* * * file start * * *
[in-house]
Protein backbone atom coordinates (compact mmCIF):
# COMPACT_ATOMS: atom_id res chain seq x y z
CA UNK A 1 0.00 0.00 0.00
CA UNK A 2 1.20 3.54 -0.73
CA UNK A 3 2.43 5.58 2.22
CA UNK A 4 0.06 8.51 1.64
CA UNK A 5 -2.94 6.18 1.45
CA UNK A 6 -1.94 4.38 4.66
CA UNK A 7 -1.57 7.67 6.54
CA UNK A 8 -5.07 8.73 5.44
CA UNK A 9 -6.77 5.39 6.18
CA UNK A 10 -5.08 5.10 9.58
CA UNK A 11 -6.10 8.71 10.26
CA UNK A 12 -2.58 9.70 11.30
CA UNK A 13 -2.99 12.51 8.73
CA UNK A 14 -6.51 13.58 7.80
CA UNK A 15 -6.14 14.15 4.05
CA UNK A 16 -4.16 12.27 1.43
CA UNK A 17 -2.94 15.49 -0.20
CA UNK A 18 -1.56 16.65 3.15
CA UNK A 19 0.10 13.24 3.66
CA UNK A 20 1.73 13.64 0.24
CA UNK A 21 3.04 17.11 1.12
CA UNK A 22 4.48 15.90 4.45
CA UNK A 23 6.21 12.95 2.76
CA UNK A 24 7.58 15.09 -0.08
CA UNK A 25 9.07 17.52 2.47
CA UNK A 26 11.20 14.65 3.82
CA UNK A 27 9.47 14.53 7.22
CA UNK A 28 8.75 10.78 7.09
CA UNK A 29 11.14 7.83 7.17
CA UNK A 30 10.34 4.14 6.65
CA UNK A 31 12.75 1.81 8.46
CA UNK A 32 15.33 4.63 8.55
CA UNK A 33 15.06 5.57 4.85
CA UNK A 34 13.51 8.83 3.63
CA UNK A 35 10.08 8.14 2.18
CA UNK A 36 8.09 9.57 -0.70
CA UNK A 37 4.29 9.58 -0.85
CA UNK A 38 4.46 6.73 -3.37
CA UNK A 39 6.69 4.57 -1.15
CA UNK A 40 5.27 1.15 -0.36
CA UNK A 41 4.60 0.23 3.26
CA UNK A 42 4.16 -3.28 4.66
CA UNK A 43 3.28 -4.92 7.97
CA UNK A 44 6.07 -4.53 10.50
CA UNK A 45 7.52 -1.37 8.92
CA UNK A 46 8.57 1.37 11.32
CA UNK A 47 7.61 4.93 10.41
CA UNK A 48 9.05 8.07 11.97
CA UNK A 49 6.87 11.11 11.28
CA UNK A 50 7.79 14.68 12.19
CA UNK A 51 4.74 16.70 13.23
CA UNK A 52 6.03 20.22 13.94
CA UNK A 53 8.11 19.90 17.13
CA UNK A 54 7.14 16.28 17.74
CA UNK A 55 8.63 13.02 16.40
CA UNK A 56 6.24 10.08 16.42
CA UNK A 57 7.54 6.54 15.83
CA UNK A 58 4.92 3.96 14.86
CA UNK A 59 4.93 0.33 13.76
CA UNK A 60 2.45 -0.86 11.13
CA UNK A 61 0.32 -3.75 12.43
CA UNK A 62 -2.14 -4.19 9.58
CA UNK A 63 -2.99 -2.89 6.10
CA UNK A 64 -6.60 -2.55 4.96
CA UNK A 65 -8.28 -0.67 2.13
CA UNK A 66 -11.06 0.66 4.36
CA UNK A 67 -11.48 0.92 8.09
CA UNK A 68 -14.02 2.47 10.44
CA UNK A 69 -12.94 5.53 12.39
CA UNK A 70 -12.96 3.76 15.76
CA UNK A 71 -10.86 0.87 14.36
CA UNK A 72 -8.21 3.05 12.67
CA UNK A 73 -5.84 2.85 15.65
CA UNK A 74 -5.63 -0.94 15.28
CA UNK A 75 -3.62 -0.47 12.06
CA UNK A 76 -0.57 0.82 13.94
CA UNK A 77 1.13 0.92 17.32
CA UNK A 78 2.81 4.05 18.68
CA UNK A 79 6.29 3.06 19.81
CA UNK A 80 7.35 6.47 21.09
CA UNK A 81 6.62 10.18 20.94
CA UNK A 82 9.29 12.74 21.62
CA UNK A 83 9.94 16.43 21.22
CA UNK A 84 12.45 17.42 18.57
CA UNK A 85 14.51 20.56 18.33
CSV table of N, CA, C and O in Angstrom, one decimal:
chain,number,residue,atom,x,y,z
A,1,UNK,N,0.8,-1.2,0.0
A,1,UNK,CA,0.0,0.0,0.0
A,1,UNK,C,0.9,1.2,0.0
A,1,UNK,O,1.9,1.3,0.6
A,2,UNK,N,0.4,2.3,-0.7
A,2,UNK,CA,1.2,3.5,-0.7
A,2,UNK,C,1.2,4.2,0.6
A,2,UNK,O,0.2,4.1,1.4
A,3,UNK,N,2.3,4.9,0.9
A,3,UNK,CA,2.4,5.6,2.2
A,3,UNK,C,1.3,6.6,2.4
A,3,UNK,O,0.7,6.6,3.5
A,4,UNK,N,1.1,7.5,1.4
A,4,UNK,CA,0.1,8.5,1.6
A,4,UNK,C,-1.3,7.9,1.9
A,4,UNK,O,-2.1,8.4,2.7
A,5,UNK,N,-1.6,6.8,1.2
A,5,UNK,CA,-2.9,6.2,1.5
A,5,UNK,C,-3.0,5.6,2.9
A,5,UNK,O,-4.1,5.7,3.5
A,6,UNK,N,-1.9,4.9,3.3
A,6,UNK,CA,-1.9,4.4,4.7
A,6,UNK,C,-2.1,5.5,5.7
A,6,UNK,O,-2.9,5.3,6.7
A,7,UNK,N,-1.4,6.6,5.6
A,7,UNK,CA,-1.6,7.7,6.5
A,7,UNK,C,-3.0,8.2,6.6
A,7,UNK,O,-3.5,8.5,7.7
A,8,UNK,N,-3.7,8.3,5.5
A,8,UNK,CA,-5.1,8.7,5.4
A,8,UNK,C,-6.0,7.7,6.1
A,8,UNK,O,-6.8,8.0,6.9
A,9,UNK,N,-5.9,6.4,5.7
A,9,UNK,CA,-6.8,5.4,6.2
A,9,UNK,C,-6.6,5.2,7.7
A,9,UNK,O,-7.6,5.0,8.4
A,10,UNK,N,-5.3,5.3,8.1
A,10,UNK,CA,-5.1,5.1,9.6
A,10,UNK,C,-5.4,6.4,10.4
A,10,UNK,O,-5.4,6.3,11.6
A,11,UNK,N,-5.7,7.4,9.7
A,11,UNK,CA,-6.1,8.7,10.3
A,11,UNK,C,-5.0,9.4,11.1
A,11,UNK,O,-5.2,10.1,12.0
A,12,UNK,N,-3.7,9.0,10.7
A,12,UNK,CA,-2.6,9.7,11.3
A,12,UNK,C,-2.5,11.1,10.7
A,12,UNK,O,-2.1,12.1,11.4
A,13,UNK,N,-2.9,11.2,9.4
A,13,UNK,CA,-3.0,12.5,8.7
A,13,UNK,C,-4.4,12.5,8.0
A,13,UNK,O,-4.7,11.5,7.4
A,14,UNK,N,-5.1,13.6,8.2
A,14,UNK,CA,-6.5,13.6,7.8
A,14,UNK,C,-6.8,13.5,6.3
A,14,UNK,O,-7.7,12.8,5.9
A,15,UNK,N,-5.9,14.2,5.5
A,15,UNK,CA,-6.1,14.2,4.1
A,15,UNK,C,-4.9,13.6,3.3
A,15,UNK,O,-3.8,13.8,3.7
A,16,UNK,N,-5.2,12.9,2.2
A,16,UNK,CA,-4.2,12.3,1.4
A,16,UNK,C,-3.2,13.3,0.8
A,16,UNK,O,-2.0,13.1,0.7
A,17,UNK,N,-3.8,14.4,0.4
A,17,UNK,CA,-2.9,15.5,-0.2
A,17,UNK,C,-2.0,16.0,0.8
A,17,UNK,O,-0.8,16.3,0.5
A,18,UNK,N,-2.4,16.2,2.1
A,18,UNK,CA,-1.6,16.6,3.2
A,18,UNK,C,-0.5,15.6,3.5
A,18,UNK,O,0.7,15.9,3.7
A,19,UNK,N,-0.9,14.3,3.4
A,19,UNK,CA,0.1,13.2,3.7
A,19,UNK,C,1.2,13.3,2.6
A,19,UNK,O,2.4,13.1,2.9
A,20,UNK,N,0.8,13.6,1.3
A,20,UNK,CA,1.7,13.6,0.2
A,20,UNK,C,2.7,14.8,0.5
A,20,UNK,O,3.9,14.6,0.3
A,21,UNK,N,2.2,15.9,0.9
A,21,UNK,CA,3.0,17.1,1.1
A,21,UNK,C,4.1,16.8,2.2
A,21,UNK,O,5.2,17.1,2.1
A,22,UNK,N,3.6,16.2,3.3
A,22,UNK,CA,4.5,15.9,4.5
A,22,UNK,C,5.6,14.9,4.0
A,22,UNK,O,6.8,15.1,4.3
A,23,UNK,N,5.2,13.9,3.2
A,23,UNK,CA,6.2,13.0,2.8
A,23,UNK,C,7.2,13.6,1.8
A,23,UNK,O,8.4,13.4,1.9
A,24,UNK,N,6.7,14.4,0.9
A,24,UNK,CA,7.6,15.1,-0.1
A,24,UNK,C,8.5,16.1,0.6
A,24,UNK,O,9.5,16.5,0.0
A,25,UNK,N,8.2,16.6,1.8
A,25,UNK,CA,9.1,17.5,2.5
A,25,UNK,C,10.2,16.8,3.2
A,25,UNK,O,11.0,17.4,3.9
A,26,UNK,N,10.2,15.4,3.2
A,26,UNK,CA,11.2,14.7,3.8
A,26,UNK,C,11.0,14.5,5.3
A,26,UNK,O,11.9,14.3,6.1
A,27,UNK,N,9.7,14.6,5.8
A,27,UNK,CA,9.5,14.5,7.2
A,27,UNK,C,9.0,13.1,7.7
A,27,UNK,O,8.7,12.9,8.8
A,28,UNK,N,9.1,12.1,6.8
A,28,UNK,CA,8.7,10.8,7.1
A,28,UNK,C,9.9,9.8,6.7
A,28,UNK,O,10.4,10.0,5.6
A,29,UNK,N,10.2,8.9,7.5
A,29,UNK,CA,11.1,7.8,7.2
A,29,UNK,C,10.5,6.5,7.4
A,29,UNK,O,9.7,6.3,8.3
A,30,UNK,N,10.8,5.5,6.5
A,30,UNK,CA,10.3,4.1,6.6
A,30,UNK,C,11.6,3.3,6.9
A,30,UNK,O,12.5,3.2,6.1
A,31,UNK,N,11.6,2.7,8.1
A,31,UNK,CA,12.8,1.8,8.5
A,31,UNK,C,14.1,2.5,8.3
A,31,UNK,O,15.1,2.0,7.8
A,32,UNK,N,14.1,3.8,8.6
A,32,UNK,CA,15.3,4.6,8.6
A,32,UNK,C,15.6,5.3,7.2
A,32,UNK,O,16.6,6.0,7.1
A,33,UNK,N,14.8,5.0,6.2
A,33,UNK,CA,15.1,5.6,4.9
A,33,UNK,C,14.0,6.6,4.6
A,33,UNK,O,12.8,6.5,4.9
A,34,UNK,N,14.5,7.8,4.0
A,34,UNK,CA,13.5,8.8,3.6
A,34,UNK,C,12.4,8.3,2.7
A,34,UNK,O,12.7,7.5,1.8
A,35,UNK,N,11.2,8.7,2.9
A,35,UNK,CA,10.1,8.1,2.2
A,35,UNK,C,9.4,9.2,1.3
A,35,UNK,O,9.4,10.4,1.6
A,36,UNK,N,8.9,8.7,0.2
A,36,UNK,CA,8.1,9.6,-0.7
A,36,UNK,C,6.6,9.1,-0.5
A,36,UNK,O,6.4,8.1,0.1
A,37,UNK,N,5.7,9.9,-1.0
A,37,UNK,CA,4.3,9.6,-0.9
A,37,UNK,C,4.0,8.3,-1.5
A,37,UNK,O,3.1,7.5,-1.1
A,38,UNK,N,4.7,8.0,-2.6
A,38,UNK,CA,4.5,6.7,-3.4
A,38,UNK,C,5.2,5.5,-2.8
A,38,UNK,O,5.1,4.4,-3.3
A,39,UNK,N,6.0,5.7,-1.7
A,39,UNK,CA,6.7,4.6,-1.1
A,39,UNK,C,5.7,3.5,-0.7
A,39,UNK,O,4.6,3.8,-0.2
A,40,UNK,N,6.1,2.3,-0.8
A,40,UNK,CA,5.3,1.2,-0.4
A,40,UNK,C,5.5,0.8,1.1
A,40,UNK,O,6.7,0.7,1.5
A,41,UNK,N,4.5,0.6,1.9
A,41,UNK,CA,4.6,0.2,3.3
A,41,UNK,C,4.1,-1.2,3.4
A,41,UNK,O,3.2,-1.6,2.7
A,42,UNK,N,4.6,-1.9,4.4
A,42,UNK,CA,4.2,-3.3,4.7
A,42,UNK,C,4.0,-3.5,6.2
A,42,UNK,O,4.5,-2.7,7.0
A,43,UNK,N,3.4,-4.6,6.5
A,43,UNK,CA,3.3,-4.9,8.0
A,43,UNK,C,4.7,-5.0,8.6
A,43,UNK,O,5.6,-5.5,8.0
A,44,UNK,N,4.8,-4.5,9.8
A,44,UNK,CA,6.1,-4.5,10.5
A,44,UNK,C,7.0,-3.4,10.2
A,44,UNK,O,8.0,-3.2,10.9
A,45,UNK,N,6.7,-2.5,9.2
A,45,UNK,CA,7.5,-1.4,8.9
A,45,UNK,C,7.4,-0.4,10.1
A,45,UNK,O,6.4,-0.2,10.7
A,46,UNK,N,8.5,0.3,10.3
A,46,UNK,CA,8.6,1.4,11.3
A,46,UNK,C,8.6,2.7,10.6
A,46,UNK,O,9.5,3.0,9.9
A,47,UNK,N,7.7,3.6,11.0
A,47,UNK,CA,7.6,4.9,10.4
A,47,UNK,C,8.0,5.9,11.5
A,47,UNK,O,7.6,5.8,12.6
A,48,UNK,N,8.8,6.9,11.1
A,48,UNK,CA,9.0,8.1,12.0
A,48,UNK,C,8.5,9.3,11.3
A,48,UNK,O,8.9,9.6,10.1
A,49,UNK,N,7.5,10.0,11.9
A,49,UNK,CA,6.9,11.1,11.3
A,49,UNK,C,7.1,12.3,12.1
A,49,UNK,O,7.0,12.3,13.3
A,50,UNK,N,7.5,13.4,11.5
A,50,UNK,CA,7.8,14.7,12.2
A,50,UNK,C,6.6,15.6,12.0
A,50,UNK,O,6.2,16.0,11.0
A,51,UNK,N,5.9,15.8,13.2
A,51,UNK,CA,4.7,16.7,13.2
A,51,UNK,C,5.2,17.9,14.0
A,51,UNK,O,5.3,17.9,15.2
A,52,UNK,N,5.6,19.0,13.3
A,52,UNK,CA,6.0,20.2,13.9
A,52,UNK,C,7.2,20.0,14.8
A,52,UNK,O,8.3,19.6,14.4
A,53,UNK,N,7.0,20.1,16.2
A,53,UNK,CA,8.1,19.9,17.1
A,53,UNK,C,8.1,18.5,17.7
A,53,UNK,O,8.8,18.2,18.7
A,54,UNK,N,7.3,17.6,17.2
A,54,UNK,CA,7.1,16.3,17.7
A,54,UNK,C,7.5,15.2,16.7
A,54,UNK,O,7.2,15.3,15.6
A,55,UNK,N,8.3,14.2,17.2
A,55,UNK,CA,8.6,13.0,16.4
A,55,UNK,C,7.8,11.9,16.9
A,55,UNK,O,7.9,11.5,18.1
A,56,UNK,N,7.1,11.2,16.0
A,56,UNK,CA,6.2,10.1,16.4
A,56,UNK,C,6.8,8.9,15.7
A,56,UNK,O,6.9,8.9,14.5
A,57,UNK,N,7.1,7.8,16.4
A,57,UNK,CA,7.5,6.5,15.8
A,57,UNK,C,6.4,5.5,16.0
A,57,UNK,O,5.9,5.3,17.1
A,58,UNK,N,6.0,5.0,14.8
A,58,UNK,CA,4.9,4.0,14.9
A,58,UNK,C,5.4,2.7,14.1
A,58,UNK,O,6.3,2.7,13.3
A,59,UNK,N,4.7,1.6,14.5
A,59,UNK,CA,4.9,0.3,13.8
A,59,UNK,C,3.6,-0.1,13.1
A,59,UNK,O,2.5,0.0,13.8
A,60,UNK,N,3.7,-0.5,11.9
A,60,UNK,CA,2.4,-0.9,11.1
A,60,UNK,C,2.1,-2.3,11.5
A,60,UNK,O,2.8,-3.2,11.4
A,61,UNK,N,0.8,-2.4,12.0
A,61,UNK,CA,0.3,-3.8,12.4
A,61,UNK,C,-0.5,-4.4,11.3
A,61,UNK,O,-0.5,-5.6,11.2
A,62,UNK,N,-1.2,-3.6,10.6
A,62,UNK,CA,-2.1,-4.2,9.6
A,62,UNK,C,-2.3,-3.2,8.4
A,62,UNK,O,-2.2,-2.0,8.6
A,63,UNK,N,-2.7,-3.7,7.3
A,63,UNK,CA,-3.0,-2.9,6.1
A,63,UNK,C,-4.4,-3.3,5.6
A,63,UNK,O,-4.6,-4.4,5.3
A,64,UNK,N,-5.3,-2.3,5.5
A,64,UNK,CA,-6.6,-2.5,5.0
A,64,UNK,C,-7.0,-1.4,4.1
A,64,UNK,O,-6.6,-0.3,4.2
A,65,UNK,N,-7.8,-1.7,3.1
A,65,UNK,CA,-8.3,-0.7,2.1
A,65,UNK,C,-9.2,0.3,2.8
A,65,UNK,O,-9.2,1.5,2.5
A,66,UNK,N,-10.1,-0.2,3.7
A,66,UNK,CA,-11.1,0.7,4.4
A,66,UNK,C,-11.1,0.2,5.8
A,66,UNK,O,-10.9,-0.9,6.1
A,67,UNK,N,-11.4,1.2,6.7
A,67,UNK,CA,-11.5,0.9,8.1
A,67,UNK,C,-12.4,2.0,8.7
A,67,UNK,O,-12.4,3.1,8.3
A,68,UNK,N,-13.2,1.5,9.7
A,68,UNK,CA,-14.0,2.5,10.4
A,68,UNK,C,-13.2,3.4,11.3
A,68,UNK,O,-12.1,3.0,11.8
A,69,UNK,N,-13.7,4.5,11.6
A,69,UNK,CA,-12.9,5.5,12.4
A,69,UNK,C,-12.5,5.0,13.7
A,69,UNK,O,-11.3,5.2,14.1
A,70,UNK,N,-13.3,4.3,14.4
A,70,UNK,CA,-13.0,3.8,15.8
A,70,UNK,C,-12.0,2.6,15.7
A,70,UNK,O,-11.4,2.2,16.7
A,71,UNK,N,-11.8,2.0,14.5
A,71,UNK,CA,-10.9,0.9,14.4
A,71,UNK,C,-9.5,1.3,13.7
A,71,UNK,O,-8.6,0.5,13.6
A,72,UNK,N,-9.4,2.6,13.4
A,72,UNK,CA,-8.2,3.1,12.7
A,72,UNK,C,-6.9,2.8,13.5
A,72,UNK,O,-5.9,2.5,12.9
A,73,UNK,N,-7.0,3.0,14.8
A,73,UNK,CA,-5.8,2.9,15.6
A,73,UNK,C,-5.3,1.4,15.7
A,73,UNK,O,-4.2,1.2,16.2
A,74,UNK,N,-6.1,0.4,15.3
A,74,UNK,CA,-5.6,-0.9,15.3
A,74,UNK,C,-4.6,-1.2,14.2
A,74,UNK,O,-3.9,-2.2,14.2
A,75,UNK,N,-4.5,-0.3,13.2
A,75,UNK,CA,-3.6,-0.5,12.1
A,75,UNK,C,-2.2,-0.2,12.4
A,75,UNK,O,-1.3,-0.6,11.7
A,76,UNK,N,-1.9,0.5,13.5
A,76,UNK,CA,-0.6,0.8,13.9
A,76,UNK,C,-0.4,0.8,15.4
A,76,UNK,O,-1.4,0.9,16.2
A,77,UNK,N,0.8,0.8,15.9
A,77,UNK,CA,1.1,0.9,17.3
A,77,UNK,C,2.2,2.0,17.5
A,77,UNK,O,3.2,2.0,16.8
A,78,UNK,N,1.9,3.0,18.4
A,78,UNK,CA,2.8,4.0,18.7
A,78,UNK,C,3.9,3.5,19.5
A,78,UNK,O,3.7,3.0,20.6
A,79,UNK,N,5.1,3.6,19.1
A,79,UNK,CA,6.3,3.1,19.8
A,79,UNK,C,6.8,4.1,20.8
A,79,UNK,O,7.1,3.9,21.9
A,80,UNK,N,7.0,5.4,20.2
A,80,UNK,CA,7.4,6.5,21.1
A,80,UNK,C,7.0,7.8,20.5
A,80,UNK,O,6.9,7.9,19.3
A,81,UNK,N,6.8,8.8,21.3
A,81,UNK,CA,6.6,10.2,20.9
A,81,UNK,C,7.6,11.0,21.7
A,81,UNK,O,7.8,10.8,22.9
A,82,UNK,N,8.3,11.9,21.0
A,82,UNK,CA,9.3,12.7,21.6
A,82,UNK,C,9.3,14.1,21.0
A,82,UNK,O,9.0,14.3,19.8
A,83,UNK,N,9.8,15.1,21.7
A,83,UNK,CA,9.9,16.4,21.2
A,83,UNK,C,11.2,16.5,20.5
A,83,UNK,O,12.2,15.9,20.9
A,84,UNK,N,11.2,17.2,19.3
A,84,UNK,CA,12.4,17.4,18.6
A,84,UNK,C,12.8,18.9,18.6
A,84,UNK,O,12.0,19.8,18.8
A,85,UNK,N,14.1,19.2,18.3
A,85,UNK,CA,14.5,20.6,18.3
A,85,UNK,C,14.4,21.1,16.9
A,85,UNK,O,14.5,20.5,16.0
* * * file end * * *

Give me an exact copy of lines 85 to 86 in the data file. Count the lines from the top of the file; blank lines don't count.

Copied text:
CA UNK A 82 9.29 12.74 21.62
CA UNK A 83 9.94 16.43 21.22